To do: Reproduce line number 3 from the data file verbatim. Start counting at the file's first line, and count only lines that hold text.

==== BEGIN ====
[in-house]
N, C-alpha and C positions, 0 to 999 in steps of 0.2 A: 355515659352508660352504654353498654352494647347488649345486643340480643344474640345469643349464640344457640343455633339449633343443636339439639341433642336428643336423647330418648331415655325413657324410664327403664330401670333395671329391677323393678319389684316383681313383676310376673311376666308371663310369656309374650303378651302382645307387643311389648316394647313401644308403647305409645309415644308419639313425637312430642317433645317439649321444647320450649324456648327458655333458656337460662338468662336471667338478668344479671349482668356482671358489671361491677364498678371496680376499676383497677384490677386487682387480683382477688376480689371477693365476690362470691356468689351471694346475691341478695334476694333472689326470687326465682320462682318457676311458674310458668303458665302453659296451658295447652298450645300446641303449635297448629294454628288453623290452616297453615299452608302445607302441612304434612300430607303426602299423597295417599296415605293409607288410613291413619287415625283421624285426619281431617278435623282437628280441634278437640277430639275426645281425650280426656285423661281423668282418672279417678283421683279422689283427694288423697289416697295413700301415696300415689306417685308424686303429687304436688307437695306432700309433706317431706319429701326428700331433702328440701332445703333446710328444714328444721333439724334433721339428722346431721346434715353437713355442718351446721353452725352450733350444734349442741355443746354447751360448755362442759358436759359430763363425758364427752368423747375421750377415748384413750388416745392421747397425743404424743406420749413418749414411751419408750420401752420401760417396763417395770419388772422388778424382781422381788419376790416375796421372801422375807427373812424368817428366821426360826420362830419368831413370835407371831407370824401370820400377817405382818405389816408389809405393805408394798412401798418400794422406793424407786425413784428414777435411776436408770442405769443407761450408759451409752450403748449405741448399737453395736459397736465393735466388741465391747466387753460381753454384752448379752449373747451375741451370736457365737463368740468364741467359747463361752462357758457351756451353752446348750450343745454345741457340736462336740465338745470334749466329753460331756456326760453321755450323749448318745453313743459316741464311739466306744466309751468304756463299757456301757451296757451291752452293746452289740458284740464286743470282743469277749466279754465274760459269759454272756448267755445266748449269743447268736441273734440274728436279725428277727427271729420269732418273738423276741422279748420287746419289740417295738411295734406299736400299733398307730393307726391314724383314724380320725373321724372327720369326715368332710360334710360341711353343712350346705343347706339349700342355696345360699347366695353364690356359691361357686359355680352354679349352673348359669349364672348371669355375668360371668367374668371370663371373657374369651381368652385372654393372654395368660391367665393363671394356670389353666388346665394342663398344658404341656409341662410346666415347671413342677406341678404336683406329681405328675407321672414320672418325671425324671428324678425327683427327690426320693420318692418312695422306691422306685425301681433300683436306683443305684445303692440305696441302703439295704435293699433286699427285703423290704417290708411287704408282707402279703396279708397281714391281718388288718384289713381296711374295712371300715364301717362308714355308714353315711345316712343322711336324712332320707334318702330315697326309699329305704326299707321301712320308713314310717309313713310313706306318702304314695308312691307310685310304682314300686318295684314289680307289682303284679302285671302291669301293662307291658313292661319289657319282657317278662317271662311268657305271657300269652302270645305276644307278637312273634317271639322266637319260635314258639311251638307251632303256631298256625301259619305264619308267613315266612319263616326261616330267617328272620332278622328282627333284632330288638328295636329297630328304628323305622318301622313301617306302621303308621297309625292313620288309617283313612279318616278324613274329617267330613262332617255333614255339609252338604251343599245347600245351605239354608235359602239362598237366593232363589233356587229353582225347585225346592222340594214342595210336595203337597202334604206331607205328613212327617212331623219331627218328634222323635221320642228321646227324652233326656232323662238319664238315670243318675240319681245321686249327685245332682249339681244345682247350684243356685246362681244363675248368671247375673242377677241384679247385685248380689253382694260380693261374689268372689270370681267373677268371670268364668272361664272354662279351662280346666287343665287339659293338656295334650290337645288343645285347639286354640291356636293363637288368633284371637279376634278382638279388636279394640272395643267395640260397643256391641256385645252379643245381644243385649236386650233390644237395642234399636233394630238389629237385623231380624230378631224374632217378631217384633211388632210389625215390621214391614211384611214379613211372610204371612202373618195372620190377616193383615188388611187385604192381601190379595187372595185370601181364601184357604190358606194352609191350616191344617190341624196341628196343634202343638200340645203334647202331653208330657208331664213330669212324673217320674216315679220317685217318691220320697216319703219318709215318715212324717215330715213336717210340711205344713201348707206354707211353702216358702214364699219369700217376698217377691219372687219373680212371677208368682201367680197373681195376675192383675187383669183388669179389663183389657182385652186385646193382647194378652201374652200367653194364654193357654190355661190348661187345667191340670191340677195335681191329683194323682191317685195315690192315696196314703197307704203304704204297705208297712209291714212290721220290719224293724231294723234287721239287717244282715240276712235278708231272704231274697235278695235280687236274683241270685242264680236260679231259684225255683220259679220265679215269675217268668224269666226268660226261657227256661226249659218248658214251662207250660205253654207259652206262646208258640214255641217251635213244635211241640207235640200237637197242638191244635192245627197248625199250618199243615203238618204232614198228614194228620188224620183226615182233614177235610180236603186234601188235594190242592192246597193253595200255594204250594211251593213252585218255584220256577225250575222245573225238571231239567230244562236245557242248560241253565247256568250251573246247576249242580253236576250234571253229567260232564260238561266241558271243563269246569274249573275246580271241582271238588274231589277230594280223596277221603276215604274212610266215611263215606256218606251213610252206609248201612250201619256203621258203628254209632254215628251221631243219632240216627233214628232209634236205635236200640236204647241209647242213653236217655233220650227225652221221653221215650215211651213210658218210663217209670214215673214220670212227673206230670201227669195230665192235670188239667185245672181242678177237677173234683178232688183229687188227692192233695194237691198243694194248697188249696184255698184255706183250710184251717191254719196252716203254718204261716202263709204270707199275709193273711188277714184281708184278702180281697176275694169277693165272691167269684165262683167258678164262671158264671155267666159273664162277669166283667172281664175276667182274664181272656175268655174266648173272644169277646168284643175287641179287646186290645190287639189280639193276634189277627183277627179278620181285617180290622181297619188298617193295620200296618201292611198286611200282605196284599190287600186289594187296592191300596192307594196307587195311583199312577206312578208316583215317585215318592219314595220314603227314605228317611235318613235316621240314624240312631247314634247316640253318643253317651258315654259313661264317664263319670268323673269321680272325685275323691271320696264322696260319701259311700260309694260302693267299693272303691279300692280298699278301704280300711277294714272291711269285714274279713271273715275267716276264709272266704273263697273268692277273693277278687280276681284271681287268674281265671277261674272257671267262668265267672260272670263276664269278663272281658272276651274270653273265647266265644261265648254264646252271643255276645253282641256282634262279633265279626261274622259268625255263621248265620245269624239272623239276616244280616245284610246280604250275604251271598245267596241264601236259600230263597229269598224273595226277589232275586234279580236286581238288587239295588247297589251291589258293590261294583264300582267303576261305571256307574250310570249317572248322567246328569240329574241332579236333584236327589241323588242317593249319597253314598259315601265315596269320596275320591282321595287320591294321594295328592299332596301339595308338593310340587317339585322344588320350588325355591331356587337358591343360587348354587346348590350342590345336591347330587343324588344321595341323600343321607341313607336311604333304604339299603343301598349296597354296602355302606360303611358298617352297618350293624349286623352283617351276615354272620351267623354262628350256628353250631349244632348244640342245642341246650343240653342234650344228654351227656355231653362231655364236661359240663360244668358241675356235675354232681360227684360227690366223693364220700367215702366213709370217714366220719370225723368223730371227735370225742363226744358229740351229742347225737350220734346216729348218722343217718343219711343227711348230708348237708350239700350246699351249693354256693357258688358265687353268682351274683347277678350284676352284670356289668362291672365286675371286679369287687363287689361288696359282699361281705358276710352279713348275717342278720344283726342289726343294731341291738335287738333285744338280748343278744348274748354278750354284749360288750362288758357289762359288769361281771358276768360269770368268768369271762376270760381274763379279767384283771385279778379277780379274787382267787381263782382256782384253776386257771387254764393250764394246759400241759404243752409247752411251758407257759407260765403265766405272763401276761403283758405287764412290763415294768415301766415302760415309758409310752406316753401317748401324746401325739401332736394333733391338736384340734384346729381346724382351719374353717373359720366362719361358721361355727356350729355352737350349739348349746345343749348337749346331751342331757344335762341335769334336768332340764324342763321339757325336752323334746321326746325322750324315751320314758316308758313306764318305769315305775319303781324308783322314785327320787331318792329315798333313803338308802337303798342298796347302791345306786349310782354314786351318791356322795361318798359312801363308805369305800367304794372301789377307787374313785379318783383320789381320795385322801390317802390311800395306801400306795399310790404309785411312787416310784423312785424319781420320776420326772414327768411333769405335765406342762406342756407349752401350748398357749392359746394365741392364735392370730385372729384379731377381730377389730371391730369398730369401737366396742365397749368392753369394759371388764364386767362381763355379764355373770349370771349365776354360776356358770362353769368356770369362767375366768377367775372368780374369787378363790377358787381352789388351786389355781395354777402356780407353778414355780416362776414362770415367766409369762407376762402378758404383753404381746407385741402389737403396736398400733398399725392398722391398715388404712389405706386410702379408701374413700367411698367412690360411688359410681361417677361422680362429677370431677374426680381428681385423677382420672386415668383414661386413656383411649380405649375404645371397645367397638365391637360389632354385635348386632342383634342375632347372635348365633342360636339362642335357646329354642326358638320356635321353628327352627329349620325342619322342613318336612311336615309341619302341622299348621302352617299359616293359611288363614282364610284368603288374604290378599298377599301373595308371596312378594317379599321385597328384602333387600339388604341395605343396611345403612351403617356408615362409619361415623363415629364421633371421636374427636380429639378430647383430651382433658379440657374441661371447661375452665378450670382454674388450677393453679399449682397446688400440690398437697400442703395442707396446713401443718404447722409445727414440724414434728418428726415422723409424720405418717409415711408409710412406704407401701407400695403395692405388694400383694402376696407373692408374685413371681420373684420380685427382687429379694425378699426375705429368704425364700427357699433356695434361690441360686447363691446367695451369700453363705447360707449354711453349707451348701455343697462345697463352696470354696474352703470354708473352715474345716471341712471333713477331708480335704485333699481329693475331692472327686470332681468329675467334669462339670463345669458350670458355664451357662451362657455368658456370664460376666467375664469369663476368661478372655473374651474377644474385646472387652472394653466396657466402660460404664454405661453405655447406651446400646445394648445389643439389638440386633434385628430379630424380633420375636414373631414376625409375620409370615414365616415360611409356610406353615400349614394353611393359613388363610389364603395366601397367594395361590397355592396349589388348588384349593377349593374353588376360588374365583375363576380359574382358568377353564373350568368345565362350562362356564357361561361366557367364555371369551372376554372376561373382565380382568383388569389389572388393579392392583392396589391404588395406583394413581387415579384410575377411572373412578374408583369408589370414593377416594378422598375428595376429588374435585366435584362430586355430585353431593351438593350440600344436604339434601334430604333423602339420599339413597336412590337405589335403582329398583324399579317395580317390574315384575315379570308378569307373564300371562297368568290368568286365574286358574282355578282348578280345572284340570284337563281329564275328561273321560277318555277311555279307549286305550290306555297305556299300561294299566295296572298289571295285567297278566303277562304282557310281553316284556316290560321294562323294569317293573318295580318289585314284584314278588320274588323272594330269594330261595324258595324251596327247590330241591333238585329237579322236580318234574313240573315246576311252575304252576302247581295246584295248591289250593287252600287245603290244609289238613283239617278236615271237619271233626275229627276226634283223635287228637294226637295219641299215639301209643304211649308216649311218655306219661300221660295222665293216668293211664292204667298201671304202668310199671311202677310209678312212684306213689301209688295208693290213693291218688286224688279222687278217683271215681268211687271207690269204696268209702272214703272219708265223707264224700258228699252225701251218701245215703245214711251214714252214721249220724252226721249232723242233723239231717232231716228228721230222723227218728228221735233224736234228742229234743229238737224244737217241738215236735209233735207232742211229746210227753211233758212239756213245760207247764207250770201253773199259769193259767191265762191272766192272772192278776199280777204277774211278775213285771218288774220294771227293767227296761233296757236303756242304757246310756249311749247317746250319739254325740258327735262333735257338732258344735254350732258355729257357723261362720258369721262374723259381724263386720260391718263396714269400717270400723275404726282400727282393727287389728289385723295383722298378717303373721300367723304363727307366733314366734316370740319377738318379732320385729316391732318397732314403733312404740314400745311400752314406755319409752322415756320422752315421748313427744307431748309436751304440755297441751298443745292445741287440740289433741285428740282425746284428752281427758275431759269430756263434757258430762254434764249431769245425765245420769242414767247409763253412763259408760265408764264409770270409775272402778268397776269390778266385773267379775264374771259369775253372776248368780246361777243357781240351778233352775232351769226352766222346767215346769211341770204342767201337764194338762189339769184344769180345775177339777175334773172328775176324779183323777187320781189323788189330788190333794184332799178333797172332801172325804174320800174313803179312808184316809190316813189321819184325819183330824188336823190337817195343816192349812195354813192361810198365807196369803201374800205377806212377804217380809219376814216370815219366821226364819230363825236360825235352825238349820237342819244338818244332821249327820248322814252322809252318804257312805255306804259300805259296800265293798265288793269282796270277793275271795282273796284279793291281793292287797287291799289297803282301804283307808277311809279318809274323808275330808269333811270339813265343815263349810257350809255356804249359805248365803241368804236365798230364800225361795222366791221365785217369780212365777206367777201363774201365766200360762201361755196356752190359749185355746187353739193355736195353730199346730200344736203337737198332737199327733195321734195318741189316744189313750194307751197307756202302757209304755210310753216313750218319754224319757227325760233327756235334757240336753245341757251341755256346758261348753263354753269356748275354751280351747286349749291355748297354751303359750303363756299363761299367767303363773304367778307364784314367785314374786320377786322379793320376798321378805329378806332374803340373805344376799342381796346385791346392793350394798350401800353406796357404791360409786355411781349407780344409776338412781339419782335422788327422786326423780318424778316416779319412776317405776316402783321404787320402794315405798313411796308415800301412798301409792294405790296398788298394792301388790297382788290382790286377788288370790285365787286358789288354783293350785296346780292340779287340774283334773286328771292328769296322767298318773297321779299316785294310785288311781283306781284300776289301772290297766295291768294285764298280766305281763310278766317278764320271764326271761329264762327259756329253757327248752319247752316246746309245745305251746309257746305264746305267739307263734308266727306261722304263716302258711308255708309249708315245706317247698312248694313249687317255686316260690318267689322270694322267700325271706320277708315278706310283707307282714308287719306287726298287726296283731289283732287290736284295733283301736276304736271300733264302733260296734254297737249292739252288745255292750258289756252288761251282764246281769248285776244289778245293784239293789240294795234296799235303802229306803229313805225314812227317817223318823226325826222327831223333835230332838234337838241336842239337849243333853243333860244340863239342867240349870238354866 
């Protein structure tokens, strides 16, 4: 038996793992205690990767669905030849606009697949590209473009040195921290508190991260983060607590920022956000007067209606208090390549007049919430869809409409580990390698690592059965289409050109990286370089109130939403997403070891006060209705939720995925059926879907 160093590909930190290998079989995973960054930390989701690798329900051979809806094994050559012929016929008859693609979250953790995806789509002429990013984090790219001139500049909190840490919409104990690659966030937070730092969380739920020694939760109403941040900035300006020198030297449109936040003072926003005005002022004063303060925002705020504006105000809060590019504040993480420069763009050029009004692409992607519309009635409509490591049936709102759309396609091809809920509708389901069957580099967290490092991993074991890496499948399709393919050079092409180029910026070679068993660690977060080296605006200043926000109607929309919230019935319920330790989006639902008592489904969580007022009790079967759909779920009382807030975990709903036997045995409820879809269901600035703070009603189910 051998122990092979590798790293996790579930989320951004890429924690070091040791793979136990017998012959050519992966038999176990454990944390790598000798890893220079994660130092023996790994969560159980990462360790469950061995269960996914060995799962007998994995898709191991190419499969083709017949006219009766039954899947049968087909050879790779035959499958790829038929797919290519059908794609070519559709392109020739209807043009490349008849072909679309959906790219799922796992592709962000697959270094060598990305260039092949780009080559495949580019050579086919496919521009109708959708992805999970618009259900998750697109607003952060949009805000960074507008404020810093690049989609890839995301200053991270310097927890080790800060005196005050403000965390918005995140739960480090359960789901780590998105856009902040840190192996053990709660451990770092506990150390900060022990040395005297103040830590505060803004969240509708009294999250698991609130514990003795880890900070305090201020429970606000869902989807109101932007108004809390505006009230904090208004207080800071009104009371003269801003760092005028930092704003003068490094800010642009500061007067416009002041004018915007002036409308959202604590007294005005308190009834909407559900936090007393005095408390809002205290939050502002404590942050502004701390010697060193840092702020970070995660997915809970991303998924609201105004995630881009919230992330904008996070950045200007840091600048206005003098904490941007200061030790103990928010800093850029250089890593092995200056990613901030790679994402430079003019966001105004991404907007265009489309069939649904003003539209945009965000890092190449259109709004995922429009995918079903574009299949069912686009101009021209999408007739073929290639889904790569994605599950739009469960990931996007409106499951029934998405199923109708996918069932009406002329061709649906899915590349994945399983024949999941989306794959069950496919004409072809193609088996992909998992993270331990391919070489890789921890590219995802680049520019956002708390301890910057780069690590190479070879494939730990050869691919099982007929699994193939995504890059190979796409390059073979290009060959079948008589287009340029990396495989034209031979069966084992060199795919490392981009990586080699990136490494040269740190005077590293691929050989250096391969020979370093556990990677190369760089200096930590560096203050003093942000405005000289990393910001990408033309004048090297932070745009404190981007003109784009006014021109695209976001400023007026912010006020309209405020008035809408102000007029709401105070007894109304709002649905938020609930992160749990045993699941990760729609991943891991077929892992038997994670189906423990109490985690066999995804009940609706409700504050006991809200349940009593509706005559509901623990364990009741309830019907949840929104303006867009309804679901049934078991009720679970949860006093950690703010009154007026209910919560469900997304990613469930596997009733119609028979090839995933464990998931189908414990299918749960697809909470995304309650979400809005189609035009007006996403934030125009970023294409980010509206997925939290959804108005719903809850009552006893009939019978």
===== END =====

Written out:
């Protein structure tokens, strides 16, 4: 038996793992205690990767669905030849606009697949590209473009040195921290508190991260983060607590920022956000007067209606208090390549007049919430869809409409580990390698690592059965289409050109990286370089109130939403997403070891006060209705939720995925059926879907 160093590909930190290998079989995973960054930390989701690798329900051979809806094994050559012929016929008859693609979250953790995806789509002429990013984090790219001139500049909190840490919409104990690659966030937070730092969380739920020694939760109403941040900035300006020198030297449109936040003072926003005005002022004063303060925002705020504006105000809060590019504040993480420069763009050029009004692409992607519309009635409509490591049936709102759309396609091809809920509708389901069957580099967290490092991993074991890496499948399709393919050079092409180029910026070679068993660690977060080296605006200043926000109607929309919230019935319920330790989006639902008592489904969580007022009790079967759909779920009382807030975990709903036997045995409820879809269901600035703070009603189910 051998122990092979590798790293996790579930989320951004890429924690070091040791793979136990017998012959050519992966038999176990454990944390790598000798890893220079994660130092023996790994969560159980990462360790469950061995269960996914060995799962007998994995898709191991190419499969083709017949006219009766039954899947049968087909050879790779035959499958790829038929797919290519059908794609070519559709392109020739209807043009490349008849072909679309959906790219799922796992592709962000697959270094060598990305260039092949780009080559495949580019050579086919496919521009109708959708992805999970618009259900998750697109607003952060949009805000960074507008404020810093690049989609890839995301200053991270310097927890080790800060005196005050403000965390918005995140739960480090359960789901780590998105856009902040840190192996053990709660451990770092506990150390900060022990040395005297103040830590505060803004969240509708009294999250698991609130514990003795880890900070305090201020429970606000869902989807109101932007108004809390505006009230904090208004207080800071009104009371003269801003760092005028930092704003003068490094800010642009500061007067416009002041004018915007002036409308959202604590007294005005308190009834909407559900936090007393005095408390809002205290939050502002404590942050502004701390010697060193840092702020970070995660997915809970991303998924609201105004995630881009919230992330904008996070950045200007840091600048206005003098904490941007200061030790103990928010800093850029250089890593092995200056990613901030790679994402430079003019966001105004991404907007265009489309069939649904003003539209945009965000890092190449259109709004995922429009995918079903574009299949069912686009101009021209999408007739073929290639889904790569994605599950739009469960990931996007409106499951029934998405199923109708996918069932009406002329061709649906899915590349994945399983024949999941989306794959069950496919004409072809193609088996992909998992993270331990391919070489890789921890590219995802680049520019956002708390301890910057780069690590190479070879494939730990050869691919099982007929699994193939995504890059190979796409390059073979290009060959079948008589287009340029990396495989034209031979069966084992060199795919490392981009990586080699990136490494040269740190005077590293691929050989250096391969020979370093556990990677190369760089200096930590560096203050003093942000405005000289990393910001990408033309004048090297932070745009404190981007003109784009006014021109695209976001400023007026912010006020309209405020008035809408102000007029709401105070007894109304709002649905938020609930992160749990045993699941990760729609991943891991077929892992038997994670189906423990109490985690066999995804009940609706409700504050006991809200349940009593509706005559509901623990364990009741309830019907949840929104303006867009309804679901049934078991009720679970949860006093950690703010009154007026209910919560469900997304990613469930596997009733119609028979090839995933464990998931189908414990299918749960697809909470995304309650979400809005189609035009007006996403934030125009970023294409980010509206997925939290959804108005719903809850009552006893009939019978």